Live Export

Getting the price right in Indonesia

James Nason, 04/09/2013

‘Total confusion and uncertainty’ is how one member of Australia’s live cattle trade described the state of play on Wednesday after Indonesia confirmed it will scrap import quotas in favour of price-based triggers for imports.

Importers were yet to receive official confirmation of the new regulations when Indonesian trade minister Gita Wirjawan and agriculture minister Suswono announced the sweeping changes to media in Jakarta on Tuesday.

Until supporting detail comes to light, members of the trade say it is difficult to predict with any certainty how the new policy will play out in the longer term.

In the short term, immediate export activity should not be disrupted because import permits for 43,000 cattle for the current quarter are still valid and will enable shipments to continue until orders under the new system begin to flow.

What is known is that Jakarta wants to bring the price of beef in wet markets down to 76,000 Indonesian Rupiah (A$7.60) per kilogram.

In order to achieve that, it will allow imports to be ‘turned on’ when wet market prices are above a certain level – speculated to be around IR 84,000/kg – and ‘turned off’ when they slip below that level.

With prices currently averaging IR 95,000-100,000/kg, it also seems clear that large volumes of both live cattle and frozen beef imports will be required in the short term at least to make a dent on prices across a market of 250 million people.

The challenge of bringing prices in wet markets down will be affected not just by supply but other factors such as Indonesia's weakening currency and the cost of landing Australian cattle in the country. 

Indonesia's currency weakened by 6pc during August alone and dropped to its lowest level in four years against the US dollar on Tuesday, the day the changes to import quotas were being announced. 

The weaker rupiah is effectively making many of the country’s imports – including beef – more expensive.

“The weak rupiah is probably the biggest enemy of the market at the moment,” a trade source who asked not be identified told Beef Central today.

A simple comparison of trade conditions now and 10 years ago highlights the impact that Indonesia’s weakening currency has had on beef prices in Jakarta.

10 years ago Australian cattle exported from Darwin were selling for the same price they are selling for today.

But 10 years ago it took just 4500 Indonesian Rupiah to buy A$1  whereas today it takes 10,300 Rupiah to buy A$1.

Effectively, while the price of Australian cattle has not changed, Australian beef is now worth double the price in Indonesia, just by virtue of the exchange rate.

Achieving a price reduction to IR 76,000/kg in the Jakarta wet market will require prices to come down by about IR 20,000/kg from current levels or by about IR 7000/kg in the price of cattle landed in Indonesia.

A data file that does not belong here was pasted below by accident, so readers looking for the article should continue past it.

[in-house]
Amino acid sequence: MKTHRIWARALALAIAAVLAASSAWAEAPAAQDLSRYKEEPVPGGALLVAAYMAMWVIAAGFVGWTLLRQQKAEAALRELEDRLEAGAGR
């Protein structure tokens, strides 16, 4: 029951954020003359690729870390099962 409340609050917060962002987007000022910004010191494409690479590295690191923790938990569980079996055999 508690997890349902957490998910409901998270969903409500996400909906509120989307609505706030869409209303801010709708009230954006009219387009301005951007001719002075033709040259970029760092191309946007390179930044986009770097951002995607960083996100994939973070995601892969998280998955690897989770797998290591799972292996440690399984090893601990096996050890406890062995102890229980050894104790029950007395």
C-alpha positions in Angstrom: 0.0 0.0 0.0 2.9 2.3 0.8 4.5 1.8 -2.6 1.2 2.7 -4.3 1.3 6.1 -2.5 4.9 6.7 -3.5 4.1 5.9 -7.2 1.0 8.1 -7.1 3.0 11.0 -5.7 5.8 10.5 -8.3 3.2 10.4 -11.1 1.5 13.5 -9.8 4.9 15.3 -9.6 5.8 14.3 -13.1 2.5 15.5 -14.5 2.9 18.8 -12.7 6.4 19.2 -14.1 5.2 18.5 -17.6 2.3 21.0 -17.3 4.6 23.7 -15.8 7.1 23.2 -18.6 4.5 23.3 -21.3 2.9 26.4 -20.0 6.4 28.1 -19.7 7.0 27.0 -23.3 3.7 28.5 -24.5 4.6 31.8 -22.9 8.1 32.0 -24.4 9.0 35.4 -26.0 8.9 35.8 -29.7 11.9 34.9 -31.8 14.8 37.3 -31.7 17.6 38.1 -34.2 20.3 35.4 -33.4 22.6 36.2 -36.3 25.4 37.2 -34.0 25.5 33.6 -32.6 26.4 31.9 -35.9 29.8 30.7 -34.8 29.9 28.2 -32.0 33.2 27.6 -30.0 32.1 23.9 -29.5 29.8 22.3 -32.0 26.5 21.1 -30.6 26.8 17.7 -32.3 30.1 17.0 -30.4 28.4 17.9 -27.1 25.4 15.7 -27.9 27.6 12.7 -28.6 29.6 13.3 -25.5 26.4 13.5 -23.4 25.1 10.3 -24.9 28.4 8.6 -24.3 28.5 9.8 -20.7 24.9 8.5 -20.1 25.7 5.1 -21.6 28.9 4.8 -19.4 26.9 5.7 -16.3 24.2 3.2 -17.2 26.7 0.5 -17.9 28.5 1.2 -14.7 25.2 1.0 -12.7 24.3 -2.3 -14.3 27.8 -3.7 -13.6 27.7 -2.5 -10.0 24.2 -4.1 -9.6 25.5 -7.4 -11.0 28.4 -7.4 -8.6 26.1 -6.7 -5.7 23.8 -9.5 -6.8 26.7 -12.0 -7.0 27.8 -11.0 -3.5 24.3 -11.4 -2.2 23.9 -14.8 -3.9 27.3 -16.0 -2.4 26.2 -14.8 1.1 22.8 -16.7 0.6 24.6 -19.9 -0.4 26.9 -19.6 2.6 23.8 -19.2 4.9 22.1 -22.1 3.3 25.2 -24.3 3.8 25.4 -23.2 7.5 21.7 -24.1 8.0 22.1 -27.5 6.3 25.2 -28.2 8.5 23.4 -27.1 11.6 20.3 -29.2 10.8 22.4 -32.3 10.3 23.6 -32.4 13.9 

At present Australian cattle are being landed in Indonesia at around IR 33,000/kg according to sources Beef Central spoke to today, and that is before the impact of a 5pc tax on imports is added to the equation.

One source said it was unlikely that prices could come back by IR 7000/kg from current levels: “We are currently selling cattle at 33,000 – so our buy price is the same as our sell price”.

The Indoneisan Government clearly wants Indonesian importers/lot feeders to play ball by converting imported cattle into finished product as quickly as possible and at prices that support its push for lower prices in the wet market. 

Some think it is likely the Government will seek to link future permit allocations for each importer to how well they perform in moving cattle through the system in a bid to deter feedlots from holding cattle back to keep prices at high levels.

Whatever feedlots do to support the government's push to bring prices down, it is also worth noting that feedlots are not the final link in the supply chain. At least four more sellers stand between the feedlot and the vendor selling beef bakso on the street. If feedlots do their best to lower prices, will each section of the chain do their bit to pass those savings on to the consumer or will they look to pocket the margin themsleves?

While the new policy should see supplies of Australian cattle and beef to Indonesia increase, whether prices can drop as quickly as the Indonesian Government hopes remains a key issue .

“It looks like being a tough and confusing year ahead for Indonesian feeders,” another source told Beef Central.

“But at least we get some volume through our feedlots and northern Australia get a break after a few very tough years.” 

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